At the end of each sprint, the product needs to be in a shape where it is potentially releasable. This is extremely important as I believe it is the central concept of any agile processes, particularly Scrum. Even if the product does not have a packing or release process, you can still convey to the team that test users needs to be able to check out the code and run the program via some simple scripts. Being able to potentially release at any moment is critical to the success and pacing of the project.

Some pitfalls

  • Estimation. Some team members estimate in perfect days (7,5 hours without any interruption), some include lax time in their estimates. The unanimous estimation aims to find a balance between the two. In time, the team itself will understand and identify correctly the difference between a 2 hour vs 8 hour tasks.
  • Business value estimation is of no use to the business. This is a typical case where an idea is good, but have no real life use usage. Establishing a steering group to iron out these type of features is great to avoid erroneous requirements will hopefully ensure the invested features are with the support of marketing and sales. Once this becomes a routine, showing how much business value deliver per sprint is as easy as looking at the burndown.
  • Inherent hierarchies in Bangladesh. There is an intricate and ingrained notion of hierarchies in the Dhaka team. An interesting observation for me is that a junior engineer cannot be seen having a cigarette when a senior engineer member is in the vicinity. The definition of a junior is merely somebody who has joined the company later, or is of a younger age. Nothing to do with their technical skills. To further exacerbate this symptom, the junior is rarely seen correcting the seniors. This is a huge problem because I would like the team to operate in a flat hierarchy, where ideas and innovation can be freely discussed. There is not easy cure for this as it is part of establishing a local company culture that promotes innovation and discussion, while leaving the old world baggage behind. Our approach was to build a good team rapport and encourage the juniors to speak their mind. One last suggestion is to talk to the juniors directly on a 1-1 basis to find out their thoughts and suggestions. This is quite time consuming of course, but it can be rewarding and often serve as an early indicator if there is something fishy going on with the team.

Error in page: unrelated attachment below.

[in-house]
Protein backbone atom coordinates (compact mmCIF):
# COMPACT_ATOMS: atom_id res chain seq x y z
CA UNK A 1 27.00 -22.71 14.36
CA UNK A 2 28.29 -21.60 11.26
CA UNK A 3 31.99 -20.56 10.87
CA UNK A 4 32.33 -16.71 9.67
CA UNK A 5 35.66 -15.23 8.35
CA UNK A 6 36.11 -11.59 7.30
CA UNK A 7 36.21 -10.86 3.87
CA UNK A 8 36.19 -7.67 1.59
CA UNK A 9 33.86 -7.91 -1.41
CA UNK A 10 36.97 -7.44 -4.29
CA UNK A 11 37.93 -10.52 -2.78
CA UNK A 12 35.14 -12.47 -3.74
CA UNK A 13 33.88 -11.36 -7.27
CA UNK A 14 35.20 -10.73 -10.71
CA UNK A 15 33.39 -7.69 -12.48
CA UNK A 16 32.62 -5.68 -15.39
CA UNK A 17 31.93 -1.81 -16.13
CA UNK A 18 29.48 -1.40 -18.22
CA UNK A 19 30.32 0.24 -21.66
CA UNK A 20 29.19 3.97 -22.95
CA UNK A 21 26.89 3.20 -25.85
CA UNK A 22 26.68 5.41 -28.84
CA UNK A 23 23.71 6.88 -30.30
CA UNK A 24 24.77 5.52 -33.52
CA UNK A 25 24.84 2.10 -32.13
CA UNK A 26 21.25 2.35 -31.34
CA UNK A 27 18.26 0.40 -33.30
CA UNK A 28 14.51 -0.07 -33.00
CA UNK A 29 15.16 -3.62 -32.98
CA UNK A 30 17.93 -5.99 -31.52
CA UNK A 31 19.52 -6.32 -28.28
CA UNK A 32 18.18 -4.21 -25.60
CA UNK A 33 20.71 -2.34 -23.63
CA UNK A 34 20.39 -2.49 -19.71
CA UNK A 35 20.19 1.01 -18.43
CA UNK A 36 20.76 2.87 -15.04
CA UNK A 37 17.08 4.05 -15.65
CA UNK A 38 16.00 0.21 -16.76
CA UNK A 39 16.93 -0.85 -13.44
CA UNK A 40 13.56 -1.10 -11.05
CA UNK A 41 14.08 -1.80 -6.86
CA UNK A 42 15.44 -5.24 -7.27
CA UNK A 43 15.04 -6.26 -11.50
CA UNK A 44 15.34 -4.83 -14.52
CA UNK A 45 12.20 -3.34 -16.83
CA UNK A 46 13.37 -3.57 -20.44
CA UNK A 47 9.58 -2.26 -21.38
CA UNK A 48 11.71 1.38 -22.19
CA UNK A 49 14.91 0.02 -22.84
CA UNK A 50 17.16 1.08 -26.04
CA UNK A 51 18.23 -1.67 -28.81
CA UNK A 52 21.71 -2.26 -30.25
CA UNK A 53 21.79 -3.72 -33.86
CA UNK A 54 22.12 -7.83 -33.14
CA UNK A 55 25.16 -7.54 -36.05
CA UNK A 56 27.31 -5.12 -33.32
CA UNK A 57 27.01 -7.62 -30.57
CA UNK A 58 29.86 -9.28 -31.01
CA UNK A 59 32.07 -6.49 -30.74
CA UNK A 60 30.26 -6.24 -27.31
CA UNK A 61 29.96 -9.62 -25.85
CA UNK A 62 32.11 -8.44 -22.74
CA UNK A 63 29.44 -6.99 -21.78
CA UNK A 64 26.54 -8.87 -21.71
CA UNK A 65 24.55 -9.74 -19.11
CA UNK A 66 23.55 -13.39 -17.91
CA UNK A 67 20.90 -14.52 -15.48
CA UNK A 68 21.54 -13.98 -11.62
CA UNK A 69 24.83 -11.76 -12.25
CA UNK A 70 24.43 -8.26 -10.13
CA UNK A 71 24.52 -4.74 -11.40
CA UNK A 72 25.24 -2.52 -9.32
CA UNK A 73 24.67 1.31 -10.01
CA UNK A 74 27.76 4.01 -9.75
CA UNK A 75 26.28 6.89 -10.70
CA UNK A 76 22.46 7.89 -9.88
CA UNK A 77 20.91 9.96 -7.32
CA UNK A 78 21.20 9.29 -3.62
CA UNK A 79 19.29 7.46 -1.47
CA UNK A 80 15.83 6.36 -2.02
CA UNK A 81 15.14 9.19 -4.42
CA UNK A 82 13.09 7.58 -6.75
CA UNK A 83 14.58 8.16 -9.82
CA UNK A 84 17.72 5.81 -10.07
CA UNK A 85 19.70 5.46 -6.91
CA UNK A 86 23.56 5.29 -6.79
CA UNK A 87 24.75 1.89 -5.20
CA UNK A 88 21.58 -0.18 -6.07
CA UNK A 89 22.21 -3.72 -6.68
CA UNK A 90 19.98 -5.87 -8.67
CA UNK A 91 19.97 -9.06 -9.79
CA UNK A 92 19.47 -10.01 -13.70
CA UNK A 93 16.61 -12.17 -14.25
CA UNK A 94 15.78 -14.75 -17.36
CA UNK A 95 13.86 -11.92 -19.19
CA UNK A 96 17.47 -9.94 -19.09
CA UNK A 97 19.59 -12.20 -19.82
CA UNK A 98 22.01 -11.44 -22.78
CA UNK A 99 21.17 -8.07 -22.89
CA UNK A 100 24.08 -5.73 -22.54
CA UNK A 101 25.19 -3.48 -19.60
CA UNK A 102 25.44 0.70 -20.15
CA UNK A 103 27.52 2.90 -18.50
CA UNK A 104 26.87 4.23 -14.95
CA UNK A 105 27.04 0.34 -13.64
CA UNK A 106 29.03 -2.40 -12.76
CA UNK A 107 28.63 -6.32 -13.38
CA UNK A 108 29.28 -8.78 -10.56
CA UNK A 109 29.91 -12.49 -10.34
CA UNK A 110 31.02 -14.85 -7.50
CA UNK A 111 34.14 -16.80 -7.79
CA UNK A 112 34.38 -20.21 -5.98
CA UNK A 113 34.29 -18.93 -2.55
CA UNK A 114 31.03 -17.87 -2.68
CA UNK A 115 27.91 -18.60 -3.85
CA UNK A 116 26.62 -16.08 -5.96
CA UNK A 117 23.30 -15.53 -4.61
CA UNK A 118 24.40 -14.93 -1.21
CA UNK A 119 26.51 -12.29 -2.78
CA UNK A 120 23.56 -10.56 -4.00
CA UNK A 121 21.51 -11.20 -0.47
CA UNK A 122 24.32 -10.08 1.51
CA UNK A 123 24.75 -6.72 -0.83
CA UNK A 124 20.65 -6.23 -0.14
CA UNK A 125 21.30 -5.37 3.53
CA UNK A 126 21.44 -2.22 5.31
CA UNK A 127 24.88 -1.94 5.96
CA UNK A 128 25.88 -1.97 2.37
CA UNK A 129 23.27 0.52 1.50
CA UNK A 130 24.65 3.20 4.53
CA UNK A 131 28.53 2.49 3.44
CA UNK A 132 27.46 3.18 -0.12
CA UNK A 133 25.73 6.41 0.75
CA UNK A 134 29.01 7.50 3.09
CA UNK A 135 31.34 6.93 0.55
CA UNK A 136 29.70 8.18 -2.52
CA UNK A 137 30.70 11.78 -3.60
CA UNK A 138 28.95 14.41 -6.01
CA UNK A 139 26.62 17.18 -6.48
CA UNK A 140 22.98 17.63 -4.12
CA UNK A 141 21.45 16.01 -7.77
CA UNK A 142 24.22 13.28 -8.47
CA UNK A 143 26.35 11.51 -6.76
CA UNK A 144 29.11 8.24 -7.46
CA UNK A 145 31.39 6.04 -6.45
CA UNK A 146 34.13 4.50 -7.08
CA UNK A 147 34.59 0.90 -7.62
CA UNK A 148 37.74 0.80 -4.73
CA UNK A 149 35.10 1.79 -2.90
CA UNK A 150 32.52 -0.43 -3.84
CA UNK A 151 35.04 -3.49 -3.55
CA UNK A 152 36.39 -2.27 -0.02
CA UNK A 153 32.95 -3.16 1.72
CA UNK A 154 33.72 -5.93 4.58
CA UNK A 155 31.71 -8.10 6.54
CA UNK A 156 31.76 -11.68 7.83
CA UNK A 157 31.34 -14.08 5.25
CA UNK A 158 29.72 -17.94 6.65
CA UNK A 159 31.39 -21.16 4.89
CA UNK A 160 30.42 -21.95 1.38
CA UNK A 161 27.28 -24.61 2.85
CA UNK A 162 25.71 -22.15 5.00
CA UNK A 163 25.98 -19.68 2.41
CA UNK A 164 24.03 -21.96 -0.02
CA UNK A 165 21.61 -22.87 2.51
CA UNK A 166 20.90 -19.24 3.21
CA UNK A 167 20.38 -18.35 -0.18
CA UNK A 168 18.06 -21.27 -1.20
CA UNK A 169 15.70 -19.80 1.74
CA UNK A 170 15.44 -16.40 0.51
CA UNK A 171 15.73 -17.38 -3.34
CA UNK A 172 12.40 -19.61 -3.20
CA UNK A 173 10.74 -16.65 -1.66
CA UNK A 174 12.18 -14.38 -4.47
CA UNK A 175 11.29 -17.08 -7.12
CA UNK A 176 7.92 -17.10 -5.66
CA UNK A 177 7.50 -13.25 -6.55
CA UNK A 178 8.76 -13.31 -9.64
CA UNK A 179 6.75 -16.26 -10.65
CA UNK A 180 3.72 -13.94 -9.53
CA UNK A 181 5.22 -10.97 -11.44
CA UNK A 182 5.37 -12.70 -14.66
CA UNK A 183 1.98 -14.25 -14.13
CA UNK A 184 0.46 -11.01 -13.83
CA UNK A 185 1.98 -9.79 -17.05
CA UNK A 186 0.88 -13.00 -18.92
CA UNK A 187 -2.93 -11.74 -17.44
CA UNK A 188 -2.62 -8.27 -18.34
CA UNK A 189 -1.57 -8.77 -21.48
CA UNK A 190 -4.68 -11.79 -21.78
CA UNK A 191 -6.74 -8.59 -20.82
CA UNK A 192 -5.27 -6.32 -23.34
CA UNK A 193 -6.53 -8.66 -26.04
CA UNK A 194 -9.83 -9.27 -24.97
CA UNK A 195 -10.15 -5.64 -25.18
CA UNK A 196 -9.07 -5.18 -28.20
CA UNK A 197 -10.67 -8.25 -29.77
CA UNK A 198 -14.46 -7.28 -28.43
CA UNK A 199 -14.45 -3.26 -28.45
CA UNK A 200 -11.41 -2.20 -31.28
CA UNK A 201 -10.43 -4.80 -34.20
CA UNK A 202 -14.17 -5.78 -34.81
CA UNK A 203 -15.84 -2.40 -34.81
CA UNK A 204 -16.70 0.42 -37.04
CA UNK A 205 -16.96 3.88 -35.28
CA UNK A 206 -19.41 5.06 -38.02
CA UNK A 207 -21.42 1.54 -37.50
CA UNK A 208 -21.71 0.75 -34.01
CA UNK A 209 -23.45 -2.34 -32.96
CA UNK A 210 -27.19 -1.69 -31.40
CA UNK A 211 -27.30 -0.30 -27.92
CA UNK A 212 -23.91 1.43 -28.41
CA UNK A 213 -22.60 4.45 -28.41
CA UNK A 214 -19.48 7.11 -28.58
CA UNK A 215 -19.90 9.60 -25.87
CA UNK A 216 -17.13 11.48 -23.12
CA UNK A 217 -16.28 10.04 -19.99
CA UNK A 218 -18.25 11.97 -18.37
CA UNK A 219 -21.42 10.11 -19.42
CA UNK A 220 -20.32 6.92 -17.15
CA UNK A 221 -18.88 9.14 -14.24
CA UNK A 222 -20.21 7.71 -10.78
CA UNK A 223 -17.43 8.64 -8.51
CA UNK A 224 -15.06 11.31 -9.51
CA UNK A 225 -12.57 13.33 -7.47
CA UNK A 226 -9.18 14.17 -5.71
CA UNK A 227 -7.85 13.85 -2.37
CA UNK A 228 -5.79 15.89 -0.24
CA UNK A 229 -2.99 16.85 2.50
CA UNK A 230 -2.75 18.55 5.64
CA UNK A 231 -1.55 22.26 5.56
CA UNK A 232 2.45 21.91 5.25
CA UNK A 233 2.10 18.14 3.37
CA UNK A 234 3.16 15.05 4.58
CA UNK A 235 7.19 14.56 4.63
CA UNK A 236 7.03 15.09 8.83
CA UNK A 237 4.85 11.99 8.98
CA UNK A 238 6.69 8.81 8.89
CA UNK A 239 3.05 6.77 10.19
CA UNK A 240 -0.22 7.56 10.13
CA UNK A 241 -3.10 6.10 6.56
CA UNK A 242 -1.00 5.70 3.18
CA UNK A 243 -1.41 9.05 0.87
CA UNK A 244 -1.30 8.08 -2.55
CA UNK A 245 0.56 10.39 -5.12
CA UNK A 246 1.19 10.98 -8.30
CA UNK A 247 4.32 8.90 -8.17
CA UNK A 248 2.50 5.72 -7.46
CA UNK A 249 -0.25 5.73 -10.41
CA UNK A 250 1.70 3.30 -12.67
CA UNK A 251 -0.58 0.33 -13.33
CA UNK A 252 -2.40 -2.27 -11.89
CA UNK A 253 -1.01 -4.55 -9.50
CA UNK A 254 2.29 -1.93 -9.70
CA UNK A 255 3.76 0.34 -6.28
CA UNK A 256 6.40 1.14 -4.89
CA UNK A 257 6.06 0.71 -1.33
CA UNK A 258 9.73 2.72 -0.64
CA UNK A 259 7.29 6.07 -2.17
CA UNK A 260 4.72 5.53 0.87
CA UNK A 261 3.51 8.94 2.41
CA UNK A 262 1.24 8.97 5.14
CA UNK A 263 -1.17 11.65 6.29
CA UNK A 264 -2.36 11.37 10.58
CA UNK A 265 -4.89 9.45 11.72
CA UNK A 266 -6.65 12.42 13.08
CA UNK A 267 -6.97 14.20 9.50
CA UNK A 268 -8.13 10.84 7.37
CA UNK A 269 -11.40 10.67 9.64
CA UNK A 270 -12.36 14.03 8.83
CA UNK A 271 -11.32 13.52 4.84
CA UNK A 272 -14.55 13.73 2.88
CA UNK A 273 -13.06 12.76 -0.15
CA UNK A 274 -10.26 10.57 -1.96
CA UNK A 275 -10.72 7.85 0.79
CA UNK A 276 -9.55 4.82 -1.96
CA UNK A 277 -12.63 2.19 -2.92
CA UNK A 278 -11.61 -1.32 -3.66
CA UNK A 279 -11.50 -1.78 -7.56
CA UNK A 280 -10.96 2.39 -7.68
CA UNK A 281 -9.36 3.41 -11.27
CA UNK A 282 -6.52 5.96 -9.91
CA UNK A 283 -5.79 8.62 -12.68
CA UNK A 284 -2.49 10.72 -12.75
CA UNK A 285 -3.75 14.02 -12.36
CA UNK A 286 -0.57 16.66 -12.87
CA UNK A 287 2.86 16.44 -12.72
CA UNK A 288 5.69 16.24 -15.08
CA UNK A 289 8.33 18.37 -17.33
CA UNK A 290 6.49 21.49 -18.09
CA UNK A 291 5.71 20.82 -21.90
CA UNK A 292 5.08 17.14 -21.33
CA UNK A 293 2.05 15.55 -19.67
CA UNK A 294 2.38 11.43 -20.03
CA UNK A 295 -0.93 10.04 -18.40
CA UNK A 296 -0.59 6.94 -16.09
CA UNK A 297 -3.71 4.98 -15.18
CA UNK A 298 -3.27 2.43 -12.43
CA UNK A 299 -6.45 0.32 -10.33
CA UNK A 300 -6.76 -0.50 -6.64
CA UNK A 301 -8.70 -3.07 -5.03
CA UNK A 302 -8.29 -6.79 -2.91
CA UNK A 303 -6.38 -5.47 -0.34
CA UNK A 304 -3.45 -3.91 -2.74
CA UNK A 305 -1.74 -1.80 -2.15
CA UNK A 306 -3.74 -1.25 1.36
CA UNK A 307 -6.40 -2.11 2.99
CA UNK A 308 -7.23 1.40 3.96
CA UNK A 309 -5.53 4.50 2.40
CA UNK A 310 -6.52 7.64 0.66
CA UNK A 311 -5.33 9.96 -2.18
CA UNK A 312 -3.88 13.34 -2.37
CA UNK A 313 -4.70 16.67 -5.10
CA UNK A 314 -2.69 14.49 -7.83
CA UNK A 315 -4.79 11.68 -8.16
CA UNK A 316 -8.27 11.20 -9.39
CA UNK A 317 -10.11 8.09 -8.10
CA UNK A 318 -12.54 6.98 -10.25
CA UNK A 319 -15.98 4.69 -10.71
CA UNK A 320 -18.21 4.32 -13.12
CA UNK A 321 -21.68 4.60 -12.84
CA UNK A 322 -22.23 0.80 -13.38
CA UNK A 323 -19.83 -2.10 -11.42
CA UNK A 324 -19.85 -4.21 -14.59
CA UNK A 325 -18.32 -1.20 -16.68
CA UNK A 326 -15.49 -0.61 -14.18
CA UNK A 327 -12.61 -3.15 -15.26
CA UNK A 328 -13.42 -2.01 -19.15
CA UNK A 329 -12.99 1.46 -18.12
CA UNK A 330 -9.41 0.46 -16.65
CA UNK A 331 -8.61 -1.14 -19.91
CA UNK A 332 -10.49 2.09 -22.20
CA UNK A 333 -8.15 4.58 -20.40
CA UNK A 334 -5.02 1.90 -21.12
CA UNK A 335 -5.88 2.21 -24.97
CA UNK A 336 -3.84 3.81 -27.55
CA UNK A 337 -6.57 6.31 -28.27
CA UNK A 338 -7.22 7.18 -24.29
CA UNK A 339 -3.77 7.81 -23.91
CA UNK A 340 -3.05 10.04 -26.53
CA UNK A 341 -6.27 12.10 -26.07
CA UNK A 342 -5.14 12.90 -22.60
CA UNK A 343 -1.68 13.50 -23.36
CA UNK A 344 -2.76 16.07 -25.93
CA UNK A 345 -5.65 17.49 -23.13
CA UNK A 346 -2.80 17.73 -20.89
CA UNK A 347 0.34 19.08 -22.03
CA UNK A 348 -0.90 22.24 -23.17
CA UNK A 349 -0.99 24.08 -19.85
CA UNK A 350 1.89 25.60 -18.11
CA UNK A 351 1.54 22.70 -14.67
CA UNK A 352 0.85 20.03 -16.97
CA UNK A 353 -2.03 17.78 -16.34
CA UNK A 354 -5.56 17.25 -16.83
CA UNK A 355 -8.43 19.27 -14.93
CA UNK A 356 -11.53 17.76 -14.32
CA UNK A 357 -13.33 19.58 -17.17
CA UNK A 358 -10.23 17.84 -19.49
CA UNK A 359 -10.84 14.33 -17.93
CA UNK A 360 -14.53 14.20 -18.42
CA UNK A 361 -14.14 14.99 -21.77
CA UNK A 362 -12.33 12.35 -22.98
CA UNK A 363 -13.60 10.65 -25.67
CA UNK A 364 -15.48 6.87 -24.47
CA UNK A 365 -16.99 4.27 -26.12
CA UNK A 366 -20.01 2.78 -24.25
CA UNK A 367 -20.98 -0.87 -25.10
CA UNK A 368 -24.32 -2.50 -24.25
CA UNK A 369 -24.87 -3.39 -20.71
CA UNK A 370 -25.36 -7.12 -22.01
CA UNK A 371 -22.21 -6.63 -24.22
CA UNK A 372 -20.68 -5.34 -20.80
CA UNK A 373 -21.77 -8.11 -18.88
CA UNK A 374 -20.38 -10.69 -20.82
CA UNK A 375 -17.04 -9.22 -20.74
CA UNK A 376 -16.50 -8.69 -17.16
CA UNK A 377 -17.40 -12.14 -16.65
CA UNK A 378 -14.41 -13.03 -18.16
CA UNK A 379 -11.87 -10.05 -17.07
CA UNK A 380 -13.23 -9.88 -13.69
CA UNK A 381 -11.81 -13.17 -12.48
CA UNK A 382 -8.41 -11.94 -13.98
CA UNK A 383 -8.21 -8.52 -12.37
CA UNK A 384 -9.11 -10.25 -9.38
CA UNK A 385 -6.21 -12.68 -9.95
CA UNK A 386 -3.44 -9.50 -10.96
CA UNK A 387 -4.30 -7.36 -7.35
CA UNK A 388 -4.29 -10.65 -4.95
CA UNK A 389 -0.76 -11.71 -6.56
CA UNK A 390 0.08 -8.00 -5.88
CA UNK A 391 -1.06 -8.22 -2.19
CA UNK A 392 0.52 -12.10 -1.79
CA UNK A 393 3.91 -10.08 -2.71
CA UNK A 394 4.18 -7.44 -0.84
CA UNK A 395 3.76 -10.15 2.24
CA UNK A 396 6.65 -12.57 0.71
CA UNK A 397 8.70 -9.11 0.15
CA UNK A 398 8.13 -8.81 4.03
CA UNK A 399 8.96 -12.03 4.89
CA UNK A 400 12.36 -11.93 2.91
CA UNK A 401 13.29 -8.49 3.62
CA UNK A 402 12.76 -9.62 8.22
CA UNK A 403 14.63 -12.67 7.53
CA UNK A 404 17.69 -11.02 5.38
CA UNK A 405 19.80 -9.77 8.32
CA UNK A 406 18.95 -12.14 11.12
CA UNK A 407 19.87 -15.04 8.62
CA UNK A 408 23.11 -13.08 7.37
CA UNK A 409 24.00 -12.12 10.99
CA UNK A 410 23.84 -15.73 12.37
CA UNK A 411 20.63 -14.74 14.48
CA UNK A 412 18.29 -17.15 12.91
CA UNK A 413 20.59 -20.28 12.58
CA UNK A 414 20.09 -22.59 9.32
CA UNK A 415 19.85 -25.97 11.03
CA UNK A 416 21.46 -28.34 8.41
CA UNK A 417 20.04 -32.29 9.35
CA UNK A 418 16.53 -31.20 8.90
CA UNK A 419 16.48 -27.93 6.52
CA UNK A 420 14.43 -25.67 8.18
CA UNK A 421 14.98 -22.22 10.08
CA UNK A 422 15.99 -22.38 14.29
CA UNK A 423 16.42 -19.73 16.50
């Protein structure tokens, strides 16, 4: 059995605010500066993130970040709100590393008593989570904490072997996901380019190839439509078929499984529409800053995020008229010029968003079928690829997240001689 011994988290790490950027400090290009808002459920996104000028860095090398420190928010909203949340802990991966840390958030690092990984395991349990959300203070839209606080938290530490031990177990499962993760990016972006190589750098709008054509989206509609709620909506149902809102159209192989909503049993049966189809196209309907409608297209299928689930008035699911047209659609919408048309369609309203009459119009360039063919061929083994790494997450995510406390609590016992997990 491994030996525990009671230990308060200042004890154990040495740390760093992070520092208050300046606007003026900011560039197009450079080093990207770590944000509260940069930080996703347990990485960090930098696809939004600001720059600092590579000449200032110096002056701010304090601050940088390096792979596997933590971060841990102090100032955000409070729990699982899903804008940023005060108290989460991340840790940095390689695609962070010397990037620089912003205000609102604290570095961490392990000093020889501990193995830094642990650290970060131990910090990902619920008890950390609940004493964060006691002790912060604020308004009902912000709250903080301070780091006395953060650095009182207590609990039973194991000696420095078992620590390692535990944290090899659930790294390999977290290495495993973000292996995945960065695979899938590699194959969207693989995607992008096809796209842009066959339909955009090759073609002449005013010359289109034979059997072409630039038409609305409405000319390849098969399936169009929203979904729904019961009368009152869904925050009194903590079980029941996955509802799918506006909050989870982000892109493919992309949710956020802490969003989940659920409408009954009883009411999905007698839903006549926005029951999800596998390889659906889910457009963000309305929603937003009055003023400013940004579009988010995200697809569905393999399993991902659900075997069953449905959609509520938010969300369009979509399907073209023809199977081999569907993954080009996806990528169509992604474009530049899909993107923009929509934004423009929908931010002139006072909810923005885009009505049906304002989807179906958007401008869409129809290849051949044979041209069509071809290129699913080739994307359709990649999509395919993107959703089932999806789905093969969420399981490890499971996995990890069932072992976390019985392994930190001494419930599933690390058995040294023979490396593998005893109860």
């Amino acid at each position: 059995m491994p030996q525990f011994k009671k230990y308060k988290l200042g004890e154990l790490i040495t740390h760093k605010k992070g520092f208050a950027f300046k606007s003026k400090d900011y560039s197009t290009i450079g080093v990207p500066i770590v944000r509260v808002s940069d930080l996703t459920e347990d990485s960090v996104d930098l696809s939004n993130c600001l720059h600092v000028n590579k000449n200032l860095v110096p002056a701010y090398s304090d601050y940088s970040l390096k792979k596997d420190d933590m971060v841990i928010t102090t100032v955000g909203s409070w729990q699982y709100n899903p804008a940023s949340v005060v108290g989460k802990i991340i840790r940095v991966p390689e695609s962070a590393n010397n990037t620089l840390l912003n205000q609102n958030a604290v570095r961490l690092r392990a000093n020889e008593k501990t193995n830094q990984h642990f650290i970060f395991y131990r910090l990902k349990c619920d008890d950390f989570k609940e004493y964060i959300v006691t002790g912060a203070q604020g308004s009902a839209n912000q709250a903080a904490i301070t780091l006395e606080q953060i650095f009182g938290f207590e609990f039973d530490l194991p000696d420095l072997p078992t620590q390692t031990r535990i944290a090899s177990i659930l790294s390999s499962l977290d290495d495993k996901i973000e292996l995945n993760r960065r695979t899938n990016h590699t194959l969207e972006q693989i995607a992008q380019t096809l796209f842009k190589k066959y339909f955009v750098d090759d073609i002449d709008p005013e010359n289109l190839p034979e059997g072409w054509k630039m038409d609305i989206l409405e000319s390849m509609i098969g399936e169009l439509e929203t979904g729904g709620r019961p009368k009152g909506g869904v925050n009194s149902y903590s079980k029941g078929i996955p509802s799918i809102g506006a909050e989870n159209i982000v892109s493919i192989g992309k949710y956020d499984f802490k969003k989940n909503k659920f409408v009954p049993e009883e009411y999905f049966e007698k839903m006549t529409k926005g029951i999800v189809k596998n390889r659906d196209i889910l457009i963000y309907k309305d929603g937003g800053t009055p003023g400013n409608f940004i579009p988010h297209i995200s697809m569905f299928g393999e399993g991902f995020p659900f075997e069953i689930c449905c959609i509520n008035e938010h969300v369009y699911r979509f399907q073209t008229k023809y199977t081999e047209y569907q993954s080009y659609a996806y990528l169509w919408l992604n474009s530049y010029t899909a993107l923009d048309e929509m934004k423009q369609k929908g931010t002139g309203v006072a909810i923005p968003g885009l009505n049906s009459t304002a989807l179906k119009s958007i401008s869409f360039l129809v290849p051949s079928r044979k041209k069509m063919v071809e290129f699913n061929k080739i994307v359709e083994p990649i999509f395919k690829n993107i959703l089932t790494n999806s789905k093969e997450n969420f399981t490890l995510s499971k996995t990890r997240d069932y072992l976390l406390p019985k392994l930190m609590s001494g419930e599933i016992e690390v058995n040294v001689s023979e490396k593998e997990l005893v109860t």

• User stories are vague and thus form a horrible basis for requirements. This is the general pitfall of Scrum, not particularly an outsourcing issue. Establish concrete tasks and implementation based on an idea is never straightforward. A vision can be as ambiguous as “As a sysadmin, I want to create a user in this system, so that this newly created user and login and work with the system.” This is a typical user story that any CRUD application will support. But what does that user story really entails? How much work is this? How much business value does this actually give? These are questions that both the team and the steering group will need to iron out for themselves. However, I cannot recommend the use of condition of satisfaction enough for user stories. Be as meticulous as possible when writing condition of satisfaction. Your QA will thank you. If you are the borderlining the formal methods type, then throwing in a UML design methodology would not hurt. It will bolster the understanding of both the business requirements and the implementation itself.
  • The team used powerpoint slides for their sprint demo. This is generally not encourage as the idea of having a potentially releasable product is obviously not met. However, there are at times where this is perfectly ok. I encourage good documentation throughout the development cycle and if extracting power point slides from a few wiki pages will do the trick. So be it. Be sure to not make this a habbit.
  • Certain tasks such as refactoring will render the product in a potentially unshippable state. Create a new branch and merge it back to the release branch is your solution. No excuses that a product cannot be shipped.